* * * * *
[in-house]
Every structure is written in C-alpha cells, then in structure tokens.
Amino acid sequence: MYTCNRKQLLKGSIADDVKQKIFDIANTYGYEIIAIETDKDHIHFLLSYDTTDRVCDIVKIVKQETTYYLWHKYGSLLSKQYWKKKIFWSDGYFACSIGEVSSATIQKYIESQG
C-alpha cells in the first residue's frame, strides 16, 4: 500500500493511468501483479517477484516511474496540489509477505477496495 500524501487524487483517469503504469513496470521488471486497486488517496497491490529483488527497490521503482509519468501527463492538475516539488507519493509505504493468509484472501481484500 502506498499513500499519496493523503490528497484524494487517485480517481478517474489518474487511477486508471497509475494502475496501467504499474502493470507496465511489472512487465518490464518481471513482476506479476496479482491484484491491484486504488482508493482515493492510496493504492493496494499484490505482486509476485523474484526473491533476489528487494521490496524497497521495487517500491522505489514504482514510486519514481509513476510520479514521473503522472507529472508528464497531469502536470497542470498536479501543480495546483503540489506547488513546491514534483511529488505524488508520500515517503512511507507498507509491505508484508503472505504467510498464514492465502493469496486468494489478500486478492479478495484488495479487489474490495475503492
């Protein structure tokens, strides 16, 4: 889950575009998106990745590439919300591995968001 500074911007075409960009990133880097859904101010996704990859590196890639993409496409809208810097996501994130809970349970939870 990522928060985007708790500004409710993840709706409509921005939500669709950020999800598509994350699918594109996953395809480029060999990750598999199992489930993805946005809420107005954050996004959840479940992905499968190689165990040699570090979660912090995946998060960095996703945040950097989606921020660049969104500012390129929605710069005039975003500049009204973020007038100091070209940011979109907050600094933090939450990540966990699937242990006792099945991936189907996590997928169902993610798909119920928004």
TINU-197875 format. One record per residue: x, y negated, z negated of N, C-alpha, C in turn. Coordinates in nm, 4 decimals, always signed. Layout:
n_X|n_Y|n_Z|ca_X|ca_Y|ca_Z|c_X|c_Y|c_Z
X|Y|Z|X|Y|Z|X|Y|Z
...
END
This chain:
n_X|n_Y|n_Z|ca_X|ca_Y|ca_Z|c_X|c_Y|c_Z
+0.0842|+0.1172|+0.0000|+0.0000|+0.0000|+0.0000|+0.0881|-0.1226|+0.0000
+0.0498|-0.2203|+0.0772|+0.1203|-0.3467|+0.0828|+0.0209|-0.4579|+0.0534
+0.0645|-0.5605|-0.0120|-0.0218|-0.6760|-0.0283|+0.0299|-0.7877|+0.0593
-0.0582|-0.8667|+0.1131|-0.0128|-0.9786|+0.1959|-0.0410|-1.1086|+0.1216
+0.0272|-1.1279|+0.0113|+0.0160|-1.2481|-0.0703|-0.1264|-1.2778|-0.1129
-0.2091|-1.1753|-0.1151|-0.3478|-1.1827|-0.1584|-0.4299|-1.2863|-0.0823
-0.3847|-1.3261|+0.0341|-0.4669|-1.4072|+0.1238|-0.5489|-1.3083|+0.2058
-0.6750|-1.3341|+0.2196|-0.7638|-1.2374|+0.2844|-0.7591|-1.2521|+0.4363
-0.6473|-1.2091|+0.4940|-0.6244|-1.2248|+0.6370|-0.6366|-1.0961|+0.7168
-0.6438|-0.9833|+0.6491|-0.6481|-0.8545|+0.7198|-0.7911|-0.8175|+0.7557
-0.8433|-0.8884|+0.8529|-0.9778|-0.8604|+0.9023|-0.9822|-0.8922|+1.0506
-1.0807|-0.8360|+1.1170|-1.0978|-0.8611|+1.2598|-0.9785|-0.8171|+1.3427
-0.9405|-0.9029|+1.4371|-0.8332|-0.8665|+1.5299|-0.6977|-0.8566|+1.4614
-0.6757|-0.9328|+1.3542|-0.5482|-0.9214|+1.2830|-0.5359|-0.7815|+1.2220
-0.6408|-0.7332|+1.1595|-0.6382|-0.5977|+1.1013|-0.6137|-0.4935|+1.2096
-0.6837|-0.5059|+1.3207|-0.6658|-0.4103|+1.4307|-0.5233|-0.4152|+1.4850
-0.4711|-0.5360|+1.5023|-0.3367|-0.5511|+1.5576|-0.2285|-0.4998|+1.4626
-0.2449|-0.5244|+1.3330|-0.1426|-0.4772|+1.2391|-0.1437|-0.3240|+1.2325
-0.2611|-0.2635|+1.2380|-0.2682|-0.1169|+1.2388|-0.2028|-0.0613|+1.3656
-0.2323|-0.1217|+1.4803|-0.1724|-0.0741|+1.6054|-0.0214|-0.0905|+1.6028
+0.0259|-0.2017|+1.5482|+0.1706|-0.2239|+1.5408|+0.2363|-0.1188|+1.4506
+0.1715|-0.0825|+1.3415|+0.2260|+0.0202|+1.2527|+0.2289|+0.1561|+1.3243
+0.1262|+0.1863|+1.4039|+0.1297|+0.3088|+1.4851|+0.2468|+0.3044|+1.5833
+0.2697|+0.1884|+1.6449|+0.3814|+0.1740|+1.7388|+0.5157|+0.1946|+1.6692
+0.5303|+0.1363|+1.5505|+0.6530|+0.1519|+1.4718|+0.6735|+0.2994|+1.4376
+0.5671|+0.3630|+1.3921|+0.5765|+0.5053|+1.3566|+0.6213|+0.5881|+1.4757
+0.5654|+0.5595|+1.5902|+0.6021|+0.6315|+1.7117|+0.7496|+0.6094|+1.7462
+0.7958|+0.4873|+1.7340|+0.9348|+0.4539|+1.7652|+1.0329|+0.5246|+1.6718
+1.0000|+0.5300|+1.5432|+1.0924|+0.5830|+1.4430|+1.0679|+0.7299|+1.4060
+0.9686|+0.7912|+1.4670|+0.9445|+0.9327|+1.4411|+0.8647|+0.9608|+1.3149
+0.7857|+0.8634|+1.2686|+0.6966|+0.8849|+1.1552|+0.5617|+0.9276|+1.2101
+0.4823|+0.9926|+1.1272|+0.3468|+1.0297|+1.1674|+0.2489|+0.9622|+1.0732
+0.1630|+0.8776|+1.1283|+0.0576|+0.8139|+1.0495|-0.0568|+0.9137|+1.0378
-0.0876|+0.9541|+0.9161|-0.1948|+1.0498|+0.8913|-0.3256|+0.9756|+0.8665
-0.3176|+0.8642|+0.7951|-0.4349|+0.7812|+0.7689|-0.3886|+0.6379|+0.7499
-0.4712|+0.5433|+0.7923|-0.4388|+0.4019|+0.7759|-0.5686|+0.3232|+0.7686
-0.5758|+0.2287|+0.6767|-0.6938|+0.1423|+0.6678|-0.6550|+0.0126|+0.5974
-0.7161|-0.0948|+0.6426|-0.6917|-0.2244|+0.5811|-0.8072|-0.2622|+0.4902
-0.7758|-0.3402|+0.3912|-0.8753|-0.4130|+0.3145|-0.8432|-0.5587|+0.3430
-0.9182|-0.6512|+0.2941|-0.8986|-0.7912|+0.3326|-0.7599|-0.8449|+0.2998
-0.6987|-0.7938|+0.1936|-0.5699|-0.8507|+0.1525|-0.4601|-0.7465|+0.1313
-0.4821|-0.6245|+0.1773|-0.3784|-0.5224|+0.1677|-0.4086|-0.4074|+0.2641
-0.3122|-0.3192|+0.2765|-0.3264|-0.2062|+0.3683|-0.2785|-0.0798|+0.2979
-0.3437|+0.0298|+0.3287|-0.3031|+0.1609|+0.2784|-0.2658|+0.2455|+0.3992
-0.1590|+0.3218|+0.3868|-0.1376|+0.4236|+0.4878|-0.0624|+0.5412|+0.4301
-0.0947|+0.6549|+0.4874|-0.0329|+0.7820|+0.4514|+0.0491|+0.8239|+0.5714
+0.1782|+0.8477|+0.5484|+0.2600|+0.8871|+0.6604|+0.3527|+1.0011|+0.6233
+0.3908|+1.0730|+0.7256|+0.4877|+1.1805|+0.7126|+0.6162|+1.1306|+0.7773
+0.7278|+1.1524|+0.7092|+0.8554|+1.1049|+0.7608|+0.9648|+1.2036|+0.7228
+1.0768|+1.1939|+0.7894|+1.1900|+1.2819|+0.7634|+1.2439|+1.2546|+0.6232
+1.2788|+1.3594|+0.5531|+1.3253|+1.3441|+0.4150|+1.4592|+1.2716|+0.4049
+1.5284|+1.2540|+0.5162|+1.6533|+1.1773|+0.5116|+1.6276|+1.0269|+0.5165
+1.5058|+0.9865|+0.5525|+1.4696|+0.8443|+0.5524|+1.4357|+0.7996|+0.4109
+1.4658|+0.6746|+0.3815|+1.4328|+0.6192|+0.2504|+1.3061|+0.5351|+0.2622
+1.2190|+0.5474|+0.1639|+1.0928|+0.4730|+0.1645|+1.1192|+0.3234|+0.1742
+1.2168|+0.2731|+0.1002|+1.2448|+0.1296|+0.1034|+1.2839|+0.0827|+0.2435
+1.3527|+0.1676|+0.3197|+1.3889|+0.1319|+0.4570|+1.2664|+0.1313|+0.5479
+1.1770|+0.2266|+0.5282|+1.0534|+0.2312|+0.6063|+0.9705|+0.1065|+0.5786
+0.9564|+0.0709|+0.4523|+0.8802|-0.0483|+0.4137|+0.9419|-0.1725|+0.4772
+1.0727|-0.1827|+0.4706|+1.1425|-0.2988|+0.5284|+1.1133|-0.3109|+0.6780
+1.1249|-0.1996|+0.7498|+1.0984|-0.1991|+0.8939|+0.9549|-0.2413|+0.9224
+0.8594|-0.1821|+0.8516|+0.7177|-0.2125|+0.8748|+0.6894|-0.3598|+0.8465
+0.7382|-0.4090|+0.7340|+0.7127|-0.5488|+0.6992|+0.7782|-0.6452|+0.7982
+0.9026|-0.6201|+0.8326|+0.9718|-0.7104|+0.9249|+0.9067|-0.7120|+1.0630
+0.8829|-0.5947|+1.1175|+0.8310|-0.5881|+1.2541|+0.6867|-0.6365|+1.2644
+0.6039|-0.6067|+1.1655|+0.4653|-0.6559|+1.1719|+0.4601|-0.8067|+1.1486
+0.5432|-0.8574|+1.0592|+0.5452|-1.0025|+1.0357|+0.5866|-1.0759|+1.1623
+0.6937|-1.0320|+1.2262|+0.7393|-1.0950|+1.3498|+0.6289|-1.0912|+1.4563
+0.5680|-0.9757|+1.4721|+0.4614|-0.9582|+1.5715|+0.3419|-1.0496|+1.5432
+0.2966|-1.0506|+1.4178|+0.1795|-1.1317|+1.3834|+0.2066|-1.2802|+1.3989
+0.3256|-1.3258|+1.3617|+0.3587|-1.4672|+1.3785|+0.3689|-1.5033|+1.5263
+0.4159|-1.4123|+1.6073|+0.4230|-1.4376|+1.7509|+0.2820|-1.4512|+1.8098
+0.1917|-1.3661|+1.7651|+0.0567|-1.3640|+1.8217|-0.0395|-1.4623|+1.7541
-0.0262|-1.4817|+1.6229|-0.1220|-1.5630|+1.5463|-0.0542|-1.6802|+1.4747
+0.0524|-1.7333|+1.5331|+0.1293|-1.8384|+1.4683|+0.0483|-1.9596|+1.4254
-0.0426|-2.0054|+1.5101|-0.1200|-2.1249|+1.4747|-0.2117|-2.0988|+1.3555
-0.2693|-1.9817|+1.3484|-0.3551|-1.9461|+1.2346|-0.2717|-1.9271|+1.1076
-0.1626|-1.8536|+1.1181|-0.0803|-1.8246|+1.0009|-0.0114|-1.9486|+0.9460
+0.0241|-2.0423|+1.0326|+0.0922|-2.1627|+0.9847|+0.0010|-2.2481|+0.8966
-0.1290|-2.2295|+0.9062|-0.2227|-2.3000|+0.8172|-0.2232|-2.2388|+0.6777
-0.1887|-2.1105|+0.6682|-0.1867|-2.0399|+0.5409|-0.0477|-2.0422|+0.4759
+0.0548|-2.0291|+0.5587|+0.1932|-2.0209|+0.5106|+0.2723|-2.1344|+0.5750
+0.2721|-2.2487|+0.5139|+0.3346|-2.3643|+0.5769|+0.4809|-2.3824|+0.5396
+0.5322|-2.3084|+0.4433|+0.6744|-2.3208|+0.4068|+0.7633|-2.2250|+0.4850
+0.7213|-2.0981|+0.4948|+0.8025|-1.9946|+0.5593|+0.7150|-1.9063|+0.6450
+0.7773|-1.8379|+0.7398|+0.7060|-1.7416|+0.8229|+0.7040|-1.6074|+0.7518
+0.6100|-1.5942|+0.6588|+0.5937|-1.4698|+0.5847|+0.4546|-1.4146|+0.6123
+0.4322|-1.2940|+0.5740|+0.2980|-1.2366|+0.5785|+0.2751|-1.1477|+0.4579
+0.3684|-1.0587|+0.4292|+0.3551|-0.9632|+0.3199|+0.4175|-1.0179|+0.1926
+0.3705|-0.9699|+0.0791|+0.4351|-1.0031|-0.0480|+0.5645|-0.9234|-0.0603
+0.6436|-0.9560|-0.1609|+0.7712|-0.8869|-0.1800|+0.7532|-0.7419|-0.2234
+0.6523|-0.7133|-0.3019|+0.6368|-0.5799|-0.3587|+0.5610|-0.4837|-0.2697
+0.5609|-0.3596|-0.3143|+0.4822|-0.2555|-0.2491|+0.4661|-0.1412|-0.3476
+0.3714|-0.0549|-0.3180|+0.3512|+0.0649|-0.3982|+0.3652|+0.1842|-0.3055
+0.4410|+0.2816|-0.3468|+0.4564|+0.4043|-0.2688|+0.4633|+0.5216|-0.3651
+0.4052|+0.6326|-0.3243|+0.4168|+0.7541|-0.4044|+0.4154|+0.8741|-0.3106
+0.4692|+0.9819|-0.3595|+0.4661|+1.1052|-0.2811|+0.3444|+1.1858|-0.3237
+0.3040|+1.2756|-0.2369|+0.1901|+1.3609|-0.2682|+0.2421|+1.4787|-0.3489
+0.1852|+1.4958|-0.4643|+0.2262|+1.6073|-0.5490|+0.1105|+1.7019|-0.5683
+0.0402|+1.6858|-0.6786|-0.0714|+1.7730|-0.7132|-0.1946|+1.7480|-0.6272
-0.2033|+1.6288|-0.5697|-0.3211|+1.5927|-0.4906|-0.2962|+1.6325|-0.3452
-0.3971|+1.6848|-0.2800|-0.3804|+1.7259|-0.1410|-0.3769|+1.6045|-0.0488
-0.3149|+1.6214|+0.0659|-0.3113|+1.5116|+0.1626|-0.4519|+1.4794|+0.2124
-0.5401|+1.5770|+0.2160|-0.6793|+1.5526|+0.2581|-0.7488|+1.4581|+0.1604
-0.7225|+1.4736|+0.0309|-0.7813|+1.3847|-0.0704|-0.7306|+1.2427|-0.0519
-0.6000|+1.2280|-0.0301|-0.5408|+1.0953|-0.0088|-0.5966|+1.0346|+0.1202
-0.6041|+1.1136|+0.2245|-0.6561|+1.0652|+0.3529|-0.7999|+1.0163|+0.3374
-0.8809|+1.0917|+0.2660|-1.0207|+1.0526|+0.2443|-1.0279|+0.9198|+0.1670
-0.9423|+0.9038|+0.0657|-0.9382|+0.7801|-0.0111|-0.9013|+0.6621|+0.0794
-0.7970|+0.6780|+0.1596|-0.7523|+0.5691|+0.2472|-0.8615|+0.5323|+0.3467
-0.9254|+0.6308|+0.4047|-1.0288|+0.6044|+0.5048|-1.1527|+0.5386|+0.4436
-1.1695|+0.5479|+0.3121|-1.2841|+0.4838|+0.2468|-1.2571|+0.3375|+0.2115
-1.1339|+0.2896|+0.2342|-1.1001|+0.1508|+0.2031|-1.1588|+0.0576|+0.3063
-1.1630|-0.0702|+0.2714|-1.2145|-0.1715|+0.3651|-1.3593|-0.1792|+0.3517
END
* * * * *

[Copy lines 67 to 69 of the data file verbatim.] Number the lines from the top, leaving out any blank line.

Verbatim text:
+1.2190|+0.5474|+0.1639|+1.0928|+0.4730|+0.1645|+1.1192|+0.3234|+0.1742
+1.2168|+0.2731|+0.1002|+1.2448|+0.1296|+0.1034|+1.2839|+0.0827|+0.2435
+1.3527|+0.1676|+0.3197|+1.3889|+0.1319|+0.4570|+1.2664|+0.1313|+0.5479